Proper Pro Tools File Maintenance Improves Your Workflow…And Saves You Headaches
As a mix engineer, one of the biggest problems that I commonly come across when dealing with Pro Tools sessions is the location of “missing” files. Specifically, the issue is where clients files are saved and to what folders they are sent to when recording. Thus, I wanted I wanted to make a few recommendations to those of you who use Pro Tools as your DAW.
Pro Tools Sessions and Multiple Computers
Unless you plan only to record and mix sessions on one dedicated computer, which for most of my clients is impractical, I recommend that you pay close attention to what I’m about to say: File organization is a must! (And even if you do work from just one computer, I still believe that file organization is a must.)
In any given session, the things that you add or subtract from that session may seem harmless enough. After all, you’re doing different tweaks and probably saving as you go. Every time you open this session on your computer, all of your files pop up, whether they are in the correct folders or not. This happens because your computer knows where everything is for that particular session. This will remain a constant for Pro Tools to identify each file for the song and open right up with no problems at all. However, the moment you burn that session to a disc or drive, to be opened on a different computer, the story changes. I can not tell you how many times I’ve heard, “Where are my files?”
Because the session has been brought to another computer, this new computer doesn’t know where the files are for the particular song that you’re referencing. So when you open the session on the new computer, you may get blue globs of nothing, in place where your waveforms once stood. And this problem can’t be corrected until the actual files from the original source (from the computer where the files initially worked) are retrieved.
Organization Is King
Hence, when doing sessions in your DAW, you should place special attention on organization—from start to finish. First off, the start of a new session should begin with its own folder, and not be intertwined with another session. Give a new session it’s own folder, so that it can its own space and avoid so “mixups,” which often results missing files. Next, make sure your audio files are clear. When you start a new session in Pro Tools, an ‘audio files’ folder automatically appears for the session. So make sure that all the files are properly entering this folder. One way to check is to look under ‘setups’ menu and find ‘disk allocation.’ This will show you exactly where the files for this particular session are being stored. It will also show you the complete path: from what drive, to what artist, to what project, etc.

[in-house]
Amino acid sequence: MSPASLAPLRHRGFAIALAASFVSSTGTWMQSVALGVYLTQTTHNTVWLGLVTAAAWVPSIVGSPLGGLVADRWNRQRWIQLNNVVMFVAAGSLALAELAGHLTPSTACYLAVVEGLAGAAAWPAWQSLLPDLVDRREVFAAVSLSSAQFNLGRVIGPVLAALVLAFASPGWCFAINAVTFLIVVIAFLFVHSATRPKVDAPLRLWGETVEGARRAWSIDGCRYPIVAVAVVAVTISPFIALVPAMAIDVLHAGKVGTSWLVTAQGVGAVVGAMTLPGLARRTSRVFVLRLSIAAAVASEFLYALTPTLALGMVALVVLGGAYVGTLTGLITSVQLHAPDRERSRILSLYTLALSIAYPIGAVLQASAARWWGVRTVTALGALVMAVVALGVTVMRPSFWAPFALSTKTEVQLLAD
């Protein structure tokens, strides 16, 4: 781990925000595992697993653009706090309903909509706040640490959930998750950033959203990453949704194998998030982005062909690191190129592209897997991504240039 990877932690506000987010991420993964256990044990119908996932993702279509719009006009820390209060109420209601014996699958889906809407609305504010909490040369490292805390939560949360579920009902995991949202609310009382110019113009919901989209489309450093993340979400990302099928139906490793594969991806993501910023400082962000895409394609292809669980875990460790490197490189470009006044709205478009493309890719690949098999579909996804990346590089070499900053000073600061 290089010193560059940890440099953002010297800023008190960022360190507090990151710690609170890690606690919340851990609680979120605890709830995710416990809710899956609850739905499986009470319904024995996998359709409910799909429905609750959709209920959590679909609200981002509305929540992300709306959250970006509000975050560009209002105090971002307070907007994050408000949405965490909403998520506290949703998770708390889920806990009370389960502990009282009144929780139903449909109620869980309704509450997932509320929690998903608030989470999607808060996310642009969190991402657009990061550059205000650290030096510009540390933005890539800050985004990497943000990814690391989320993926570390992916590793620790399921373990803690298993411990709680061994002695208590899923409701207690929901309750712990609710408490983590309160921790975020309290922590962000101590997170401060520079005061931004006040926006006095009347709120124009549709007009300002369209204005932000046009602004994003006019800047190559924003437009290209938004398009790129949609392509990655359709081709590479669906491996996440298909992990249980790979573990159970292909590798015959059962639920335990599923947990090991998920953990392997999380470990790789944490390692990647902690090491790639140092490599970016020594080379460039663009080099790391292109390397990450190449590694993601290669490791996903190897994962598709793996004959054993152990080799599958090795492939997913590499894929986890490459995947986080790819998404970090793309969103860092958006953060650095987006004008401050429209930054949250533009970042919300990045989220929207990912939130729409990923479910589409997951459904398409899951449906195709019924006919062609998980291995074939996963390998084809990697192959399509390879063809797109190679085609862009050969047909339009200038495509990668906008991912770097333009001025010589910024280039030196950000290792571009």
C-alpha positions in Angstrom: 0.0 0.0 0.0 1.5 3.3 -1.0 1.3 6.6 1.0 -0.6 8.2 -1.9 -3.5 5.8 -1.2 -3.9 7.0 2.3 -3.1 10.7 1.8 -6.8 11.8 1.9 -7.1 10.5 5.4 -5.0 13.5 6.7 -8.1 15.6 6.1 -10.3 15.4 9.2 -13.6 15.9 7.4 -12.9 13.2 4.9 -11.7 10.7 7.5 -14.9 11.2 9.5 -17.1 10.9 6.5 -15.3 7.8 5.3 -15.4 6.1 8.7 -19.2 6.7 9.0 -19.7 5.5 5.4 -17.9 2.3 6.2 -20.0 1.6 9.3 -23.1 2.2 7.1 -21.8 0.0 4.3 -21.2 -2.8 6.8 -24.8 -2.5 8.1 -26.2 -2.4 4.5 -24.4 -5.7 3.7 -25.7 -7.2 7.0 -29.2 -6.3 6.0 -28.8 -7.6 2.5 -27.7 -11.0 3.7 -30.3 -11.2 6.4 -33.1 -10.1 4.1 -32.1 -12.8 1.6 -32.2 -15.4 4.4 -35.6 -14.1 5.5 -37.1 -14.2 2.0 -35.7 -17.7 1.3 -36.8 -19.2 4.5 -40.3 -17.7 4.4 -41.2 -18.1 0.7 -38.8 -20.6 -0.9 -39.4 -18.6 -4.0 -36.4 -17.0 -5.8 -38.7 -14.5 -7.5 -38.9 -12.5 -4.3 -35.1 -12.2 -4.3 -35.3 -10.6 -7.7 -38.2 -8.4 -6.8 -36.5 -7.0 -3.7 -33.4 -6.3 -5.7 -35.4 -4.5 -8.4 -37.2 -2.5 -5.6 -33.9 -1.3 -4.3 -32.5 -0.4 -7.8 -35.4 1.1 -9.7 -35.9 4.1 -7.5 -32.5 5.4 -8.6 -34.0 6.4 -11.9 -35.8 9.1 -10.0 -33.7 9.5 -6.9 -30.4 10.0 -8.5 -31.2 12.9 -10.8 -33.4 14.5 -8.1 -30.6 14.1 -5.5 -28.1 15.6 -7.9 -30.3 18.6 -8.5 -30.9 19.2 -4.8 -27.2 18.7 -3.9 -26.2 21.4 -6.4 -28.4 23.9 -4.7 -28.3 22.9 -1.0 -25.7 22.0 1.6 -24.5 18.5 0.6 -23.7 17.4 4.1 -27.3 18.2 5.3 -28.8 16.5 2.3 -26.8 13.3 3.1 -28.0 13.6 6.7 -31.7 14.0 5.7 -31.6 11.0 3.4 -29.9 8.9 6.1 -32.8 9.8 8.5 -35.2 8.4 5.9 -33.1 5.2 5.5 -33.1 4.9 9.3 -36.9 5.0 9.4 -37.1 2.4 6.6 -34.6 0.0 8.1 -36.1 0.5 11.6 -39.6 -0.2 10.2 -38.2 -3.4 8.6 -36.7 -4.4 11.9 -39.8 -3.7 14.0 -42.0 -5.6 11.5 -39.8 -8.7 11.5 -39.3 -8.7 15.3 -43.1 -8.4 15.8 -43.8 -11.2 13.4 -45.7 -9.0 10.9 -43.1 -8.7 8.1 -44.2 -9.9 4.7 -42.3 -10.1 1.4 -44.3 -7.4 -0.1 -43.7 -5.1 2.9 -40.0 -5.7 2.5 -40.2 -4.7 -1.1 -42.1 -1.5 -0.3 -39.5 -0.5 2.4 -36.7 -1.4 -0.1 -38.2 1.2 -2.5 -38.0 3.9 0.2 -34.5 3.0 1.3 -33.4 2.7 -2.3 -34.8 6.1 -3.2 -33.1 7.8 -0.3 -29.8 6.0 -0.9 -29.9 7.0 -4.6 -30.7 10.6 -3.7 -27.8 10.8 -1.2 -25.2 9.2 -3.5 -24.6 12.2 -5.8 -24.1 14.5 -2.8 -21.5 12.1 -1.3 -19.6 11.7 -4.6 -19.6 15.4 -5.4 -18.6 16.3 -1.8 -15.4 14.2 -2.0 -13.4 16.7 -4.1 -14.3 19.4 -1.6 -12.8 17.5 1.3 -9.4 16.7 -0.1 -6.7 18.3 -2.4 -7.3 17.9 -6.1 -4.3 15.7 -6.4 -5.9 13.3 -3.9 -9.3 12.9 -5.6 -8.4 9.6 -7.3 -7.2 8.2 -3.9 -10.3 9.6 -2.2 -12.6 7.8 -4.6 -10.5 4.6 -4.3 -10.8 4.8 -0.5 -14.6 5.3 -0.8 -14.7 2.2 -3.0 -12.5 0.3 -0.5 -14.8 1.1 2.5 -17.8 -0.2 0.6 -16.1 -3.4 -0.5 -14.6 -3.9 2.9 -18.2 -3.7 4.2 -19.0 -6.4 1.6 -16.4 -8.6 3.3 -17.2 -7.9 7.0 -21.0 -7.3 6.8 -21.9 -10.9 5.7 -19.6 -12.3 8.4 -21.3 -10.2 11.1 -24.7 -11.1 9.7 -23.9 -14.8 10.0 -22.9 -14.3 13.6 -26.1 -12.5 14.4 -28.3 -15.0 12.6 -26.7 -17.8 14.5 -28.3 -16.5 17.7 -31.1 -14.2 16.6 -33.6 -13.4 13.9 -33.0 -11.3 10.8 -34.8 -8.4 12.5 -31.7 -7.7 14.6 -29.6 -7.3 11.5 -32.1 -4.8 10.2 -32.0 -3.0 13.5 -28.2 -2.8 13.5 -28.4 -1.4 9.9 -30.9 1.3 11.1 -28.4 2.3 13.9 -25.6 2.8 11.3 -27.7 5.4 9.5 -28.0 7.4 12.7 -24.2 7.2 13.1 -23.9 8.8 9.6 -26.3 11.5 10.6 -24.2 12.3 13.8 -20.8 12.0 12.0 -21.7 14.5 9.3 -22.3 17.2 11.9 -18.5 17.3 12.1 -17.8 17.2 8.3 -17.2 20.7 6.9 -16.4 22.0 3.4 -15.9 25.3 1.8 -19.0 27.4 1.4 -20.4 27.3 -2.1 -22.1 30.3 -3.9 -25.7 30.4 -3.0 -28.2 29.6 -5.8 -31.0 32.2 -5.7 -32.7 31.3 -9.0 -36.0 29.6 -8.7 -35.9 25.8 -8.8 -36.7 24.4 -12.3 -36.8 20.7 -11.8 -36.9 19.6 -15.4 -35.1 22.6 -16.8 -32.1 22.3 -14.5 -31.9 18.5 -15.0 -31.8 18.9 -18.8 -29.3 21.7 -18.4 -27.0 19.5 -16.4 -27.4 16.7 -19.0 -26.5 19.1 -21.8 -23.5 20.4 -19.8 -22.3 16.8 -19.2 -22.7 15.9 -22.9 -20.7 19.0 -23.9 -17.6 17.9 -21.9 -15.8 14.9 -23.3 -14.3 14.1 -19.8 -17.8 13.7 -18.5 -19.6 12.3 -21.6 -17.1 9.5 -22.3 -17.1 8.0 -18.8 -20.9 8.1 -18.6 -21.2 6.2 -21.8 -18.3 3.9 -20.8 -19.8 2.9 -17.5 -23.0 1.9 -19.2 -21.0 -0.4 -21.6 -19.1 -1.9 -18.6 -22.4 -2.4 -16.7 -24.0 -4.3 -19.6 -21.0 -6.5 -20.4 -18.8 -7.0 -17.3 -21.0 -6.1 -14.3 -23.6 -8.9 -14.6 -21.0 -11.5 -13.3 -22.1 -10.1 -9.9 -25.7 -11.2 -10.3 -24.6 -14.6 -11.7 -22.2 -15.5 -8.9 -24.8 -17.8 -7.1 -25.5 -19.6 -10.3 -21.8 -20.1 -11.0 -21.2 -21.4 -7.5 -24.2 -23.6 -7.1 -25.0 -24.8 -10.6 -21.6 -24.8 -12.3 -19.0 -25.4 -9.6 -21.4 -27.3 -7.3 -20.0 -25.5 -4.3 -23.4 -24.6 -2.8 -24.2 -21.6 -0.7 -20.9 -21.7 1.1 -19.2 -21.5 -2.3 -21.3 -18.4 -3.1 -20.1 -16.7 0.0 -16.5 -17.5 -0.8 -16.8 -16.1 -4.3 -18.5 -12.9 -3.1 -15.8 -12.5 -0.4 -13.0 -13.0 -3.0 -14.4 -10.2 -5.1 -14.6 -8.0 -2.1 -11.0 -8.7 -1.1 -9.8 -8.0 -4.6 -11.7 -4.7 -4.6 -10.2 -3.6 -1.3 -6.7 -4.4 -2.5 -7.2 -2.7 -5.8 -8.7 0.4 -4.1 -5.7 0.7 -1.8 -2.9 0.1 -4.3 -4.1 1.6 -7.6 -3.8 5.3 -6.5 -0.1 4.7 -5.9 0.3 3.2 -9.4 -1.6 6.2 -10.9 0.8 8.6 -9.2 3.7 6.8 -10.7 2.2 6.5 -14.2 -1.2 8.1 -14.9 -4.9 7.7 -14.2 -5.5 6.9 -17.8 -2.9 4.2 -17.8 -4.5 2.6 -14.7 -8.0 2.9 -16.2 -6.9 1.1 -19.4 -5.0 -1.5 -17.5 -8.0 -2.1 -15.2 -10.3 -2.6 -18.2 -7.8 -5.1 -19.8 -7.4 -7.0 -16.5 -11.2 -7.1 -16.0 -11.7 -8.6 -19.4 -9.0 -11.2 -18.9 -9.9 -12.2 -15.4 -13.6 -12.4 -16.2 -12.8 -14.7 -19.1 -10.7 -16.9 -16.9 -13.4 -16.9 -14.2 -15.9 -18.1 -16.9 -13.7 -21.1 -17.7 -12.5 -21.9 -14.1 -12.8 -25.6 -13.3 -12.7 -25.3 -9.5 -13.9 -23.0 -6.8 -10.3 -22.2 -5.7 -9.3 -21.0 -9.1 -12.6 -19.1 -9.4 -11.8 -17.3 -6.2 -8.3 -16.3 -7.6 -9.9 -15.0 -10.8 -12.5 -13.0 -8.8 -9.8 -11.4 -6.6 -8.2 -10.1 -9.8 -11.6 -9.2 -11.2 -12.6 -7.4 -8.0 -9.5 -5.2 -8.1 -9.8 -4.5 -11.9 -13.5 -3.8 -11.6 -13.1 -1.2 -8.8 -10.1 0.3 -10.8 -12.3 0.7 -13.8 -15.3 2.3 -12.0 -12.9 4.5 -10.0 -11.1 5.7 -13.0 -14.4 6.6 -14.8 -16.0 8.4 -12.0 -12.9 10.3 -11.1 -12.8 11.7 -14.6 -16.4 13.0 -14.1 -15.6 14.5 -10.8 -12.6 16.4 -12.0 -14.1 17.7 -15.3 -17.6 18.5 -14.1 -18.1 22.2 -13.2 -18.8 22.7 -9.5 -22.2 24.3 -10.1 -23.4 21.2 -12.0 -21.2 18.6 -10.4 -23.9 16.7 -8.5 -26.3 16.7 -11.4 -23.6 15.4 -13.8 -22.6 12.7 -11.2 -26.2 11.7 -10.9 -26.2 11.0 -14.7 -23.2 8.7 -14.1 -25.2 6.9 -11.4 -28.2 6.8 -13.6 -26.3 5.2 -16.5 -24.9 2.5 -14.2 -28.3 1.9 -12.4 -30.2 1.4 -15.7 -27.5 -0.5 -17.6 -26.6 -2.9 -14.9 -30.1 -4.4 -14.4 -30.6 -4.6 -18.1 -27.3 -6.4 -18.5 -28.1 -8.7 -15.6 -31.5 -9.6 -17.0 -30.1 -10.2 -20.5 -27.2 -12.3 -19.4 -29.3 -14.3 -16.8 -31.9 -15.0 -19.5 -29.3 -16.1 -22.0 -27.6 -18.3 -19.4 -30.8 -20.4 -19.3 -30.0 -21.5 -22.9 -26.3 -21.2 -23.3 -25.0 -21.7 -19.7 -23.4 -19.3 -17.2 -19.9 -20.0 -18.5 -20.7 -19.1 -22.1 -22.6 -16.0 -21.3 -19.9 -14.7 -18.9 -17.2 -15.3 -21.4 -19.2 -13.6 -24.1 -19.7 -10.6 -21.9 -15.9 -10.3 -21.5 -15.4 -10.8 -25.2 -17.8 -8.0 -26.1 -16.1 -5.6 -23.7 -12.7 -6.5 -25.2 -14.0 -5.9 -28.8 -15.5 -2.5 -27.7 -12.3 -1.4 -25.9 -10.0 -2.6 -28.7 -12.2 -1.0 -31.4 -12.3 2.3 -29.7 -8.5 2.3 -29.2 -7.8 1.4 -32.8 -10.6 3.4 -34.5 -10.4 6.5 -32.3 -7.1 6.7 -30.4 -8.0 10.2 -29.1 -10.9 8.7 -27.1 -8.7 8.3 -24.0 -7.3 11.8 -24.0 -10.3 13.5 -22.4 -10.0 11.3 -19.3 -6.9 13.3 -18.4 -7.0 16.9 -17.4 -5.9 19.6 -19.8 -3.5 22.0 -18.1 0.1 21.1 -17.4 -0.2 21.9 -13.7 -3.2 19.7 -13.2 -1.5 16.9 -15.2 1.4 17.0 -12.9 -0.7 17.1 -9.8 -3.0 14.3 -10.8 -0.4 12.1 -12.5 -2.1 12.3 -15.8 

And remember, things can get messy when you begin importing audio files from other sessions or from other sources, such as a CD or an alternate drive. This is because a file may exist in one session (e.g. session 1), yet be only “on file” in yet another session (e.g. session 2). One way to ease this pain is to save the session—when opened—in a different manner.
Go under ‘files’ and ‘save session copy in’. (THIS CAN SAVE YOUR LIFE!) When the box pops up, click ‘save all audio files’ and then name the session with a location for it to go. After Pro Tools finds every file (currently in that particular session) it stores the new session where you’ve chosen under the name: copy of “whatever the session was called.” Now when that session is opened, you will find the exact same session, with all the files. Only difference now, is the ‘audio files’ folder in that current session folder holds any and all files it had in the session; no matter where they were on the computer or whatever drives they were a part of. Now, you can take this session folder and burn it to disc or save to an external drive to use on another computer.Articles, Beatmaking, Editorials, Recording, Mixing, and Mastering, Themes, Theories, and Concepts